A Bear Turns Bullish
Cliff Greenberg, skipper of Baron Small Cap (symbol BSCFX), says he’s casting off his “bunker mentality.” Greenberg, whose fund rode the stock market’s powerful recovery starting in March 2009, admits that he has been “nervous all the way up.” He was skeptical about the sustainability of the economic recovery and, therefore, worried about earnings growth in 2011 and 2012.
But the normally sober Greenberg has turned bullish. “The engines of the economy have recovered,” he says. Greenberg anticipates explosive earnings growth in 2010 mainly because of savage cuts in corporate costs and expectations that sales, until now the weak link in profit-and-loss statements, will start to rebound. And he’s raising his expectations for earnings growth in 2011.
Greenberg, who focuses on fast-growing small and midsize companies, listens carefully to the managers of firms that his fund holds. Discount retailing held up well last year, he notes, but now improvement in same-store sales (sales at stores open at least a year) is broadening to restaurant companies, mid-tier retailers and sellers of luxury goods. For instance, same-store sales at J. Crew, one of Baron Small Cap’s ten biggest holdings, jumped 17% year over year in the quarter ended January 30.
Greenberg guesses that we’re only about six months into an essentially normal recovery that will last two or three years. “I think the economy will perform better and grow longer than people think,” he says. Inflation will remain tame, he figures, because of surplus capacity in labor, real estate and factory space. He expects interest rates to move up a couple of percentage points from their “artificially low” level, but he doesn’t think that will derail the market. In fact, he says price-earnings ratios should expand as earnings beat analysts’ projections.
Greenberg is modifying his strategy to fit the current environment. After the 2007–09 market collapse, he loaded up on “classic growth” stocks, such as J. Crew, that plunged with the market. Prices of most of those stocks have surged. Now he’s focusing more on “special situation” and “fallen angel” stocks, where he espies better values.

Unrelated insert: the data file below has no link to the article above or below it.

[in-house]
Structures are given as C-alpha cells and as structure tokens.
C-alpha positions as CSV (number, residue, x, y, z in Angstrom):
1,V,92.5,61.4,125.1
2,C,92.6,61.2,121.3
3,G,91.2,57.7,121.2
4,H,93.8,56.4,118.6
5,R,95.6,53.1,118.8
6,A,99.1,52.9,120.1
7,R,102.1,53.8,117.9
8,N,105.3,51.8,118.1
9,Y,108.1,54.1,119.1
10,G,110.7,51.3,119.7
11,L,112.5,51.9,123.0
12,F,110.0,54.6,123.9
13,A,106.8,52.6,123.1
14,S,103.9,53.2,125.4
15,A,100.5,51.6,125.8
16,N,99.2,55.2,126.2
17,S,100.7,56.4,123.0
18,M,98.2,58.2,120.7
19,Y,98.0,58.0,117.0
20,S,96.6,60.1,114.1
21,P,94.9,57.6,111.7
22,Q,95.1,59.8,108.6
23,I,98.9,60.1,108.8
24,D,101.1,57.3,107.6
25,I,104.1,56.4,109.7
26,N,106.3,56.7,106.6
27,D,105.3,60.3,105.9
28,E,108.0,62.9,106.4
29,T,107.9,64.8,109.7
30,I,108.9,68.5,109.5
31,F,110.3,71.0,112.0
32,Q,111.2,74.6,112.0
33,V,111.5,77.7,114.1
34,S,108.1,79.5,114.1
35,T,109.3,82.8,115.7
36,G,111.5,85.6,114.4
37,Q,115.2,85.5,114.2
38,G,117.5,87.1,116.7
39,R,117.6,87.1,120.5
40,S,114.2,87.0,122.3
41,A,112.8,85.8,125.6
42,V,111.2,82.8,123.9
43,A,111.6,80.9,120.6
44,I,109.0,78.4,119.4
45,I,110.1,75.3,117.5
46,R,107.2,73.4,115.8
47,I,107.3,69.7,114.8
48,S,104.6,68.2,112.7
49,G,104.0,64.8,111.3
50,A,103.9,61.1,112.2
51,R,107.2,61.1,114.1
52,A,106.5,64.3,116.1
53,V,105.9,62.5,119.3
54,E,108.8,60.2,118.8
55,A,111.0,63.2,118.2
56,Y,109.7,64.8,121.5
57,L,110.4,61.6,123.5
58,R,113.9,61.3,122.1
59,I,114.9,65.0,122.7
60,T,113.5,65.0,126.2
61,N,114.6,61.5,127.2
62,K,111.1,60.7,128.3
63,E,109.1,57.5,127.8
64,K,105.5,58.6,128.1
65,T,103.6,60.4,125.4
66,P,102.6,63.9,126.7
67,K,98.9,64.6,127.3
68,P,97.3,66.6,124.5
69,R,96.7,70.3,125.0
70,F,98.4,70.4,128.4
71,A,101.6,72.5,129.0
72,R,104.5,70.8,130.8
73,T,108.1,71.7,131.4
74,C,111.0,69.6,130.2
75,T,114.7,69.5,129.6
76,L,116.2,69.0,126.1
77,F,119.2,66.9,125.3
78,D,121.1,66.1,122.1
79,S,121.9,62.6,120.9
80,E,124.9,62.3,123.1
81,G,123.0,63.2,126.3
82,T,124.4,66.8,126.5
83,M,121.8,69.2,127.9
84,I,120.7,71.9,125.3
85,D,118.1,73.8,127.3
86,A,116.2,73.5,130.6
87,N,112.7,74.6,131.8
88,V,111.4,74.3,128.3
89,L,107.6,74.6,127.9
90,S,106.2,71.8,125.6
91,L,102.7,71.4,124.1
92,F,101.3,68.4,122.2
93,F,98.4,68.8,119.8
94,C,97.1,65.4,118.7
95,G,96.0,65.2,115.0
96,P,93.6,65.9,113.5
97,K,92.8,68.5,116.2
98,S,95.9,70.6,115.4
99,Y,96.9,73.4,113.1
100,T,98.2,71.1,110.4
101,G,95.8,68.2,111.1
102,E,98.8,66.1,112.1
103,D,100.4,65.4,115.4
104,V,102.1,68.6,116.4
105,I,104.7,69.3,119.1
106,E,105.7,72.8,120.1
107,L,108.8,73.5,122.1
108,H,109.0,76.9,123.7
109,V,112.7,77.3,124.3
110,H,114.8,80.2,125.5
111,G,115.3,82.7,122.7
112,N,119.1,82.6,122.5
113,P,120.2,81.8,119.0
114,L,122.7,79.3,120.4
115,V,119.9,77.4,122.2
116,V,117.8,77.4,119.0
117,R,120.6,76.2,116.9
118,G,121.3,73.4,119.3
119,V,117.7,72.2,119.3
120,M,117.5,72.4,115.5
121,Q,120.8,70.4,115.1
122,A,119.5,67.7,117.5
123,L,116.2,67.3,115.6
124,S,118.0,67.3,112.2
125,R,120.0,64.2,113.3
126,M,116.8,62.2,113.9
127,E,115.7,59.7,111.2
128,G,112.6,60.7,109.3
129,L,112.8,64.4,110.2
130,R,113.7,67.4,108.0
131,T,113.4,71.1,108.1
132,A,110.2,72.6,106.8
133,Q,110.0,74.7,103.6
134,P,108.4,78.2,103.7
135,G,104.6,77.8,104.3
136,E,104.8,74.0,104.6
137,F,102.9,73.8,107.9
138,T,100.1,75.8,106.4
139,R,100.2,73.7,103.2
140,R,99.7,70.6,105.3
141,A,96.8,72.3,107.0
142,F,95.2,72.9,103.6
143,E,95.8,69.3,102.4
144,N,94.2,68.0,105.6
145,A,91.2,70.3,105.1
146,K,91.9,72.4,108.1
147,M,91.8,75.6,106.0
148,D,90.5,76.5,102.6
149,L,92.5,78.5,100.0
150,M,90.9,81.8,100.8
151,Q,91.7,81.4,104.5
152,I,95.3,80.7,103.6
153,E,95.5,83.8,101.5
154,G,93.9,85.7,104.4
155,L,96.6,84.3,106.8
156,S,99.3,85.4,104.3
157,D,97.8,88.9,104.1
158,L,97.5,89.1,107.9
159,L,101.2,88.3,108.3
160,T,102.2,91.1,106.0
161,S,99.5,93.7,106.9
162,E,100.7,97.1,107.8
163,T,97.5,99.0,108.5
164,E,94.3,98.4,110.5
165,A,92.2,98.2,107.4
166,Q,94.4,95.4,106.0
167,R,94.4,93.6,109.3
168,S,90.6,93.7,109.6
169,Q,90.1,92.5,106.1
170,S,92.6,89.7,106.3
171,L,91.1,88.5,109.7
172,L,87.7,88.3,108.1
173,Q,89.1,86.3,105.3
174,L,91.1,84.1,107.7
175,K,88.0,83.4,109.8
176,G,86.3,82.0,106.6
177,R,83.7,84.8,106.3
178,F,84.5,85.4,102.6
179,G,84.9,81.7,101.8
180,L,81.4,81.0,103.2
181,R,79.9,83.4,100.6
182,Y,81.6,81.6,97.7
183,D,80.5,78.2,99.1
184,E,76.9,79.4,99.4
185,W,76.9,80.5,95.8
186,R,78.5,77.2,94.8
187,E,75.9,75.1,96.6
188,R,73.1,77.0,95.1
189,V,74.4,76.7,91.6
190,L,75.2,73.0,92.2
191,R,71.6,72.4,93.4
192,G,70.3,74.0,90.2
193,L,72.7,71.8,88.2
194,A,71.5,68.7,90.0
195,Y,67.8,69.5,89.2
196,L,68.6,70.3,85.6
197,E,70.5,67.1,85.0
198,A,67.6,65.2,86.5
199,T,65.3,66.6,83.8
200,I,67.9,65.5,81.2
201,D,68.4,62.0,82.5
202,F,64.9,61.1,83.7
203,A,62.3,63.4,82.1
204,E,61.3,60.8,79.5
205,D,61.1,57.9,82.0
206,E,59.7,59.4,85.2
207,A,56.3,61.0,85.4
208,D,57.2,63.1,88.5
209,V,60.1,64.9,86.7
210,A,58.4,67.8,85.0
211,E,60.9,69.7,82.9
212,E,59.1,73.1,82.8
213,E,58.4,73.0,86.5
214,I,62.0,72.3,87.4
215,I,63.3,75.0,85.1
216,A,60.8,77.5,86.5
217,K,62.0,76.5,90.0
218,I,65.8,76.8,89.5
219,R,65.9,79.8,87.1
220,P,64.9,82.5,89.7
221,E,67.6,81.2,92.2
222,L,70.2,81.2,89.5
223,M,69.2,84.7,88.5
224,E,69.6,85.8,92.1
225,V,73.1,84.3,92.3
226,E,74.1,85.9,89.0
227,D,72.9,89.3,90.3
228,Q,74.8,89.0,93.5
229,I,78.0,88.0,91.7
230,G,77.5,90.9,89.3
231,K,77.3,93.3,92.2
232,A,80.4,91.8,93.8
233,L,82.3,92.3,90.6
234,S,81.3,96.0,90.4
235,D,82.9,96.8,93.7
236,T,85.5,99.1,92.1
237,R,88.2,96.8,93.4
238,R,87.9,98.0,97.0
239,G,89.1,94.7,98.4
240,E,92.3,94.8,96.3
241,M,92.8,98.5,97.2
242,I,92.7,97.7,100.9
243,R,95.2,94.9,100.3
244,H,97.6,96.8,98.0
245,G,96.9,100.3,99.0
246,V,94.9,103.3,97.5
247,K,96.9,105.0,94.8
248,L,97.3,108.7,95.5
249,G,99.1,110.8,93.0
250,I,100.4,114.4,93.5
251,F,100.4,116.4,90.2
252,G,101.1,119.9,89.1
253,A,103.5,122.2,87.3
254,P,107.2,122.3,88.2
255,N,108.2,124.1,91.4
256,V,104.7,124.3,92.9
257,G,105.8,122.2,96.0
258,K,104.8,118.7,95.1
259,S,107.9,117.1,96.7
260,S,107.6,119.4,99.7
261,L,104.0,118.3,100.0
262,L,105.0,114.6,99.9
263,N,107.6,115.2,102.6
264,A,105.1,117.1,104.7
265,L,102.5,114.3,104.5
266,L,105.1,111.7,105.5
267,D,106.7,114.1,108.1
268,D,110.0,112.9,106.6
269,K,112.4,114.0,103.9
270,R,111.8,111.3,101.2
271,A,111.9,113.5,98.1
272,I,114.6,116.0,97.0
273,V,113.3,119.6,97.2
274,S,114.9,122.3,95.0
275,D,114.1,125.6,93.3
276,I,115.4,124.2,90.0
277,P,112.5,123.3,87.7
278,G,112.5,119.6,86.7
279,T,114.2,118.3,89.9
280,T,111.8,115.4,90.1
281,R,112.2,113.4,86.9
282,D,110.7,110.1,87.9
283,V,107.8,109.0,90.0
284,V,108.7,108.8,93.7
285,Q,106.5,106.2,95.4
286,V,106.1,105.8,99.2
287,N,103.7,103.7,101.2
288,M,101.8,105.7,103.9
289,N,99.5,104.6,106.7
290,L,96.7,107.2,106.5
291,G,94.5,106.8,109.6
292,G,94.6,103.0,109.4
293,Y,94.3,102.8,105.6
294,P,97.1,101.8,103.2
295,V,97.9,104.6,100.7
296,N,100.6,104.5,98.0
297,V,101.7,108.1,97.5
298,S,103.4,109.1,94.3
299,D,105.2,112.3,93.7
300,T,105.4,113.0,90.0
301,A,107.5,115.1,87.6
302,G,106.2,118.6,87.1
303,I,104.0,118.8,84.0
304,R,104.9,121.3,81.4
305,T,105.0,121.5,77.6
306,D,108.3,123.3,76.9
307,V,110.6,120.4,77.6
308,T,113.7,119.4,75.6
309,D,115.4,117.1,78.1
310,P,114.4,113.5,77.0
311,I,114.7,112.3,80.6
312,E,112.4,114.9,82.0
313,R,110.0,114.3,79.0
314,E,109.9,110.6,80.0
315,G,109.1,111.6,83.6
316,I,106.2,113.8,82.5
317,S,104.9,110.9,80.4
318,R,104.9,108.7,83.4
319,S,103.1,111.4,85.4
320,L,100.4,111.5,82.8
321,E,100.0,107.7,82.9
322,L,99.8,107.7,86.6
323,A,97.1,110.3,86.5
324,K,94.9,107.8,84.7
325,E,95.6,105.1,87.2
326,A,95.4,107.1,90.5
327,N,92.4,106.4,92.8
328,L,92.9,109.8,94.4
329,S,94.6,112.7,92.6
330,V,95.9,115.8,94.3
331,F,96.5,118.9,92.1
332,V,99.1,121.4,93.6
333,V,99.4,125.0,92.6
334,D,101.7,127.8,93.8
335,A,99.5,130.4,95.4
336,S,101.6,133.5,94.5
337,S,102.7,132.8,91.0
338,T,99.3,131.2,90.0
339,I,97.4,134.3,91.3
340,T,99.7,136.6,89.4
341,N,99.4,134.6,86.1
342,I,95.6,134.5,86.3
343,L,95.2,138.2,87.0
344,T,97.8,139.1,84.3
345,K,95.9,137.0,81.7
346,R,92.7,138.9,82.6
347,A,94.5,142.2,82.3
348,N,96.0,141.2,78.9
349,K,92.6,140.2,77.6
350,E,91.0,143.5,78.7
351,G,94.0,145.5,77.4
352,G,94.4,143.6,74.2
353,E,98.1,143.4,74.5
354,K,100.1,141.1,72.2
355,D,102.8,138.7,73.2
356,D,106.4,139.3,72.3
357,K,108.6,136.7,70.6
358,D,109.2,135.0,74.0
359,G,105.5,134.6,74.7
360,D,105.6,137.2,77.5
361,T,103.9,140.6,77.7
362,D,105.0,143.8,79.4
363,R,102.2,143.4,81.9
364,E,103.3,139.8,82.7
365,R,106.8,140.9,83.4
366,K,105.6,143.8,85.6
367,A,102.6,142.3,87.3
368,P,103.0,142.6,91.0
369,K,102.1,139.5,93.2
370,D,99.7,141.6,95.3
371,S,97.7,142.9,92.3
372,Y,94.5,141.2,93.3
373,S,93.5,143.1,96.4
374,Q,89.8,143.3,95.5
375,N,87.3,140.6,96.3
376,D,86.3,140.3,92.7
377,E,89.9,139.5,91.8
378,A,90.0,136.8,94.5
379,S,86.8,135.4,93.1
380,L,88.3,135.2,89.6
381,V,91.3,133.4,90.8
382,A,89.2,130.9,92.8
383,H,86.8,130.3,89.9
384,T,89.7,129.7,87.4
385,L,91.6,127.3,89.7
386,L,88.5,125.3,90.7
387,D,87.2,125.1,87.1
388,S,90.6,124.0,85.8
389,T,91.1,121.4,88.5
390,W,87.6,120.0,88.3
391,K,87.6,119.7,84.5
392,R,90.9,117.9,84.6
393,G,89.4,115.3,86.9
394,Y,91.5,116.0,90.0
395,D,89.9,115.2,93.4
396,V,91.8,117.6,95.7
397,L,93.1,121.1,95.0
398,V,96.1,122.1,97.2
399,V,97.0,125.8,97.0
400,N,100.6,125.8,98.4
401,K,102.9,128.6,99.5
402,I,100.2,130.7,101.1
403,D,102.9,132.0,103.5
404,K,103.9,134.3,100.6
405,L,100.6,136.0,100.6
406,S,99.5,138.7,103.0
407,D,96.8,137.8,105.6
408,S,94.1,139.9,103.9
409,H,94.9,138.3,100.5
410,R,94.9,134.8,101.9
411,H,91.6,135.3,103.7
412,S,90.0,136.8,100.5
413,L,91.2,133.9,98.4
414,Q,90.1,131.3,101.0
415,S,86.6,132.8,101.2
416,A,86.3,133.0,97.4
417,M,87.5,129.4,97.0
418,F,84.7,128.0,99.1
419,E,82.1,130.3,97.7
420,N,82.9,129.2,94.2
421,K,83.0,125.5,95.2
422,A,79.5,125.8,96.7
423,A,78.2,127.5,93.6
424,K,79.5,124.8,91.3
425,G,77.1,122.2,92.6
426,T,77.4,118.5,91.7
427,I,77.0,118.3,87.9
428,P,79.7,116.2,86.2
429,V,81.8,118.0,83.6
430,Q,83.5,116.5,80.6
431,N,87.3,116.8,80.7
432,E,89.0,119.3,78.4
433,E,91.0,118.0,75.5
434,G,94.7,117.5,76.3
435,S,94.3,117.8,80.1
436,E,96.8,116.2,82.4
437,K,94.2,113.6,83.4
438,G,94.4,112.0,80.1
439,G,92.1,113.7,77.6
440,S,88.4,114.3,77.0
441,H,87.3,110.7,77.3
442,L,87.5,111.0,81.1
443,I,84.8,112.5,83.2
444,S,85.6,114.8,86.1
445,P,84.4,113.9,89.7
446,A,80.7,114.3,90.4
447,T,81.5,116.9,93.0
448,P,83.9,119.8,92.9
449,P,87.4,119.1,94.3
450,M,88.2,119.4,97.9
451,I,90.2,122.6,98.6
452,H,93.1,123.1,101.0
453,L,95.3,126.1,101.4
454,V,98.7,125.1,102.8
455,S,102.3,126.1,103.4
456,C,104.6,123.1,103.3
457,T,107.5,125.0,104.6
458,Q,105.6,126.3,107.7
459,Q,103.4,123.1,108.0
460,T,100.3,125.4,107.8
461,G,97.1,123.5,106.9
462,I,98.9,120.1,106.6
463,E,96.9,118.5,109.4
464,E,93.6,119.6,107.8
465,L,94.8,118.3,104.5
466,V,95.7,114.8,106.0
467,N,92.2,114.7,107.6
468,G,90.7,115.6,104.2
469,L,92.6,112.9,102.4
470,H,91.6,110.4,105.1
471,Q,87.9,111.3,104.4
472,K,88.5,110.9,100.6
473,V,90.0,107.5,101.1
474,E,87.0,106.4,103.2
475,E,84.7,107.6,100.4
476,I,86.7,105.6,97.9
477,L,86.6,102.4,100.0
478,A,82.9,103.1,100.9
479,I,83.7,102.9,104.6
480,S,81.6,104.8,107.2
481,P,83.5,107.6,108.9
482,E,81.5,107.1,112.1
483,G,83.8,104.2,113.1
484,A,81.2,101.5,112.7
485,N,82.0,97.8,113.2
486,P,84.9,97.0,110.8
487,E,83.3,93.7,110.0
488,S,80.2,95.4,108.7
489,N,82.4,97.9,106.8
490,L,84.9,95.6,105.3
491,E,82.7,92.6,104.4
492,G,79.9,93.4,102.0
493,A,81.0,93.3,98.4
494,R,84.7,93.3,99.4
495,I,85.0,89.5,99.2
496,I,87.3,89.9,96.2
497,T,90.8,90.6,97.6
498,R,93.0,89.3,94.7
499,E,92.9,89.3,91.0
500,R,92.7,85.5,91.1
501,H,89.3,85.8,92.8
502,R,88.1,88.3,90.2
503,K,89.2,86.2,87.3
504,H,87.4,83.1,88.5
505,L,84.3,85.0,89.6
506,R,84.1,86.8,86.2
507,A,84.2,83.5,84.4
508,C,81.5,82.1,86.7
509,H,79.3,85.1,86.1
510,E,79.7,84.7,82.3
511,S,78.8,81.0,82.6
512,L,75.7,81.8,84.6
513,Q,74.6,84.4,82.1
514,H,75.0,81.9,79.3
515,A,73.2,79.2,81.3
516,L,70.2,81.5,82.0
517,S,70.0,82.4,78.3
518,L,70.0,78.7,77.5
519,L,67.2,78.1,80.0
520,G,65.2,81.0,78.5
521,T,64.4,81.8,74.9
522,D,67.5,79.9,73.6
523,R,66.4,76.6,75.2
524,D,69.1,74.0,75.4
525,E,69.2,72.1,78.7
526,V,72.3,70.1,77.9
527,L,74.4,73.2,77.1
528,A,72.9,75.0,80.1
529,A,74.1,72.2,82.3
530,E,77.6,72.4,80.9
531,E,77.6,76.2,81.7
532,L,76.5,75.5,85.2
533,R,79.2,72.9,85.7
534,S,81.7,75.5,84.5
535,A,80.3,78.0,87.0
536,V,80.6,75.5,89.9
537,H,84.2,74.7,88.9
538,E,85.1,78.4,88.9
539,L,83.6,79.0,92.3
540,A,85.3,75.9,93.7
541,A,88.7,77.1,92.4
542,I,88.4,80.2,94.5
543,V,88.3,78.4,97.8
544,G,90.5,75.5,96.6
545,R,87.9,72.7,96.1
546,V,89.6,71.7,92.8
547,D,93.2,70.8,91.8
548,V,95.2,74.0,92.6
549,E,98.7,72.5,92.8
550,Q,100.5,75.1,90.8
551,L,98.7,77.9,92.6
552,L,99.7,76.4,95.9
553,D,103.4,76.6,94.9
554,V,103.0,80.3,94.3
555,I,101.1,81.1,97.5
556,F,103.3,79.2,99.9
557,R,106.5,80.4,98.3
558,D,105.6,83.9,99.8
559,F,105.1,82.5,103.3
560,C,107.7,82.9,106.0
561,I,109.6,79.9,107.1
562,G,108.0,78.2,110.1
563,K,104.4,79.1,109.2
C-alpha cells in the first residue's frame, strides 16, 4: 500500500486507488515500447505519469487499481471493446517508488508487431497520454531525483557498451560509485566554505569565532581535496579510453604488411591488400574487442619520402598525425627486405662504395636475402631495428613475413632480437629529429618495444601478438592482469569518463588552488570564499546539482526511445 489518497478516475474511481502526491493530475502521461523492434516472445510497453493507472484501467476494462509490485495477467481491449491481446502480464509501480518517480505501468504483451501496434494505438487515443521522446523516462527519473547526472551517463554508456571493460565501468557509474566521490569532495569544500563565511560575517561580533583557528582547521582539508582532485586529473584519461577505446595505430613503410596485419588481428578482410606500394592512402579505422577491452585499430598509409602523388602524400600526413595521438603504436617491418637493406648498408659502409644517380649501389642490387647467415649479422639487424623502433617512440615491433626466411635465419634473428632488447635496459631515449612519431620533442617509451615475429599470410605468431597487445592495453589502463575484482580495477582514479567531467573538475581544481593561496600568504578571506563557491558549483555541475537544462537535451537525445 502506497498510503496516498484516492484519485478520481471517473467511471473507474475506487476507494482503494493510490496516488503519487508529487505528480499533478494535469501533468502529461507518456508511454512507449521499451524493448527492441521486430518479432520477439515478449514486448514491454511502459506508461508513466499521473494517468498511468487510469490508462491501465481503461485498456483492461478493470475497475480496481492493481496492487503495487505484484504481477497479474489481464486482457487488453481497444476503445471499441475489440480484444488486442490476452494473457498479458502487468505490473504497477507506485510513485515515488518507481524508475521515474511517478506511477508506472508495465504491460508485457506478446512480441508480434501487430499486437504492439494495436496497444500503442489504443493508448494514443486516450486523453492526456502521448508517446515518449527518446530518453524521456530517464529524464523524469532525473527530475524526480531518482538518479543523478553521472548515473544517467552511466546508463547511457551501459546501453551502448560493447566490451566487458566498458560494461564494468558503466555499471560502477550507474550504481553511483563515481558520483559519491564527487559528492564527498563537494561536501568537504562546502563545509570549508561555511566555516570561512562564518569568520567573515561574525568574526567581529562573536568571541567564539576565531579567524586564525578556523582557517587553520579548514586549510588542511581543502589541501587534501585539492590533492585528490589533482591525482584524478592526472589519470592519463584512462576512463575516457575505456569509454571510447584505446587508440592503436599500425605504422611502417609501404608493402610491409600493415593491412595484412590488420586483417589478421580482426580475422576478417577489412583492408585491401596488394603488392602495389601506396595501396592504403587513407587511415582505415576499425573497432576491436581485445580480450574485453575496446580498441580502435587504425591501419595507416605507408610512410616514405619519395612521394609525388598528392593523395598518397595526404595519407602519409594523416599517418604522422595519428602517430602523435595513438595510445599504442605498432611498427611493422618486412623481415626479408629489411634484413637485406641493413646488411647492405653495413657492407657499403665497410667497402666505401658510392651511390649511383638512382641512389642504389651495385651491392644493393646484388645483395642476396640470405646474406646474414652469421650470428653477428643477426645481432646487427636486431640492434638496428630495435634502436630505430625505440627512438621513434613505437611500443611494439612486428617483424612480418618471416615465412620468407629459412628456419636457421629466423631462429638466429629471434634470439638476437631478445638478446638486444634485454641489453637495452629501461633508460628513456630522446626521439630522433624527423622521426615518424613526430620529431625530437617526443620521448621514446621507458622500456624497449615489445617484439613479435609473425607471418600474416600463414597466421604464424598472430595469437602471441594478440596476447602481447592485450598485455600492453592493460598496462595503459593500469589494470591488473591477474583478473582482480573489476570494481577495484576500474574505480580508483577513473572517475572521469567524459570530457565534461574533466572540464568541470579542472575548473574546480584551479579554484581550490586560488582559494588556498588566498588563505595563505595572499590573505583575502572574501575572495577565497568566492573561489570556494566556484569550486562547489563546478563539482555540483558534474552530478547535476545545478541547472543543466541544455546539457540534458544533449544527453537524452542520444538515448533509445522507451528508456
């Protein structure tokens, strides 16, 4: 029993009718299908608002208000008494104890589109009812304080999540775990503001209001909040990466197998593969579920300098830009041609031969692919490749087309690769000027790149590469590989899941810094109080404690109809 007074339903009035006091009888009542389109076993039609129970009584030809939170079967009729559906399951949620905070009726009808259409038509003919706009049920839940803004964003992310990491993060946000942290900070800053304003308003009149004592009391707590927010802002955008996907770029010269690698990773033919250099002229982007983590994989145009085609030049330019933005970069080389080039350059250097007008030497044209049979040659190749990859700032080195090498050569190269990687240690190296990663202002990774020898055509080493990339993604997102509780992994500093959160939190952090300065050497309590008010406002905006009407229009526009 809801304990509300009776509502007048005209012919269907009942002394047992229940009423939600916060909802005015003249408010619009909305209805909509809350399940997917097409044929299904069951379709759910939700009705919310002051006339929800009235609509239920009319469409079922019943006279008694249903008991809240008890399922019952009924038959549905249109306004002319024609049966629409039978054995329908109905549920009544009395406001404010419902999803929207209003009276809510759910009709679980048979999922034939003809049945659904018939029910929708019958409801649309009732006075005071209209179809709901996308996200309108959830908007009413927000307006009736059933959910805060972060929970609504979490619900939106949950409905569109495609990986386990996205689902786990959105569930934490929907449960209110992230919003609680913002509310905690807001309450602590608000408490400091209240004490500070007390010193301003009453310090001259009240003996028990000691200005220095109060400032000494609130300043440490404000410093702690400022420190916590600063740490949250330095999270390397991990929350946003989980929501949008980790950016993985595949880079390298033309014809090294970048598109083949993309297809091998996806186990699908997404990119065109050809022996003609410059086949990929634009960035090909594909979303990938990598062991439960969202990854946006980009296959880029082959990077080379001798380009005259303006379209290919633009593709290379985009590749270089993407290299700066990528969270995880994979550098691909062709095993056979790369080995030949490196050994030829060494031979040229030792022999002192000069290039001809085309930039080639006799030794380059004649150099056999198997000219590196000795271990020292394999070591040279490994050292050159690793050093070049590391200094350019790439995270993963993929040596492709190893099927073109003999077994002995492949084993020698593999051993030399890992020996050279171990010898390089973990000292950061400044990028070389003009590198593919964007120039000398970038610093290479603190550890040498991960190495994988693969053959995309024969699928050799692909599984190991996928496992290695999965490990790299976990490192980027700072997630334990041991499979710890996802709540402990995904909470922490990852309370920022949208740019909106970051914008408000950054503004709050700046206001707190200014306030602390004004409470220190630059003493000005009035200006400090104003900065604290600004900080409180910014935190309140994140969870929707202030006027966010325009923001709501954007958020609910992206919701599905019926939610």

For instance, he purchased shares of AOL (AOL) after the company was spun out of Time Warner (TWX) in December. The 2000 merger of AOL and Time Warner was a calamity for Time Warner shareholders (the value of AOL stock today is 1% of its value in 2000). But Greenberg thinks AOL’s assets would be worth $8 billion if the company were broken up, and the stock carries a market value of $3 billion.
Greenberg also invested in venerable NCR (NCR), the former National Cash Register. NCR stock was crushed last year by a large increase in pension-liability expenses, but Greenberg thinks NCR’s core bank-ATM and cash-register businesses are healthy and will perform well in an expanding economy.
Baron Small Cap, a member of the Kiplinger 25, gained 51.3% over the past year through April 15, trailing the average small-cap growth fund by 5.4 percentage points. Over the past ten years, the fund gained an annualized 6.8%, topping its peers by an average of 4.4 points per year.